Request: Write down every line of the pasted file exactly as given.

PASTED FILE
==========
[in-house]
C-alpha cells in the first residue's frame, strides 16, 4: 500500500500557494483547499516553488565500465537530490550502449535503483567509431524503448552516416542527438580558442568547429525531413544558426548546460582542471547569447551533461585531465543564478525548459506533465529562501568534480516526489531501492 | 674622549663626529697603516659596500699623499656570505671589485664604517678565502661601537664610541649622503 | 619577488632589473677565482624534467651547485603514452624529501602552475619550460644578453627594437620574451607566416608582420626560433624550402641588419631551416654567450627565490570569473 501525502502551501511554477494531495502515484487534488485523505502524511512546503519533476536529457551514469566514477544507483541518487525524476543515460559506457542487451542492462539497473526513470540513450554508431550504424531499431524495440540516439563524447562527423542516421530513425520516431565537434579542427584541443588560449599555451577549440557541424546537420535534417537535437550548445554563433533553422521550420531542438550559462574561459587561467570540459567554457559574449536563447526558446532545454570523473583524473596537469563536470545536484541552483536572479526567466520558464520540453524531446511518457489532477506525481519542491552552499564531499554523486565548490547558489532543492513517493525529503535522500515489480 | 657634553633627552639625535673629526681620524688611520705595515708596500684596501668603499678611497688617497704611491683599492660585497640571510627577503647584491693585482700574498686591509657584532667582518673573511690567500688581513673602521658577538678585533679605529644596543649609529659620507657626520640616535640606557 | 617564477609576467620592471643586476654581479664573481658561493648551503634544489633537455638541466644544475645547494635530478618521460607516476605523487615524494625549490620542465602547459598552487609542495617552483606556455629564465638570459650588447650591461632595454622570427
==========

[in-house]
C-alpha cells in the first residue's frame, strides 16, 4: 500500500500557494483547499516553488565500465537530490550502449535503483567509431524503448552516416542527438580558442568547429525531413544558426548546460582542471547569447551533461585531465543564478525548459506533465529562501568534480516526489531501492 | 674622549663626529697603516659596500699623499656570505671589485664604517678565502661601537664610541649622503 | 619577488632589473677565482624534467651547485603514452624529501602552475619550460644578453627594437620574451607566416608582420626560433624550402641588419631551416654567450627565490570569473 501525502502551501511554477494531495502515484487534488485523505502524511512546503519533476536529457551514469566514477544507483541518487525524476543515460559506457542487451542492462539497473526513470540513450554508431550504424531499431524495440540516439563524447562527423542516421530513425520516431565537434579542427584541443588560449599555451577549440557541424546537420535534417537535437550548445554563433533553422521550420531542438550559462574561459587561467570540459567554457559574449536563447526558446532545454570523473583524473596537469563536470545536484541552483536572479526567466520558464520540453524531446511518457489532477506525481519542491552552499564531499554523486565548490547558489532543492513517493525529503535522500515489480 | 657634553633627552639625535673629526681620524688611520705595515708596500684596501668603499678611497688617497704611491683599492660585497640571510627577503647584491693585482700574498686591509657584532667582518673573511690567500688581513673602521658577538678585533679605529644596543649609529659620507657626520640616535640606557 | 617564477609576467620592471643586476654581479664573481658561493648551503634544489633537455638541466644544475645547494635530478618521460607516476605523487615524494625549490620542465602547459598552487609542495617552483606556455629564465638570459650588447650591461632595454622570427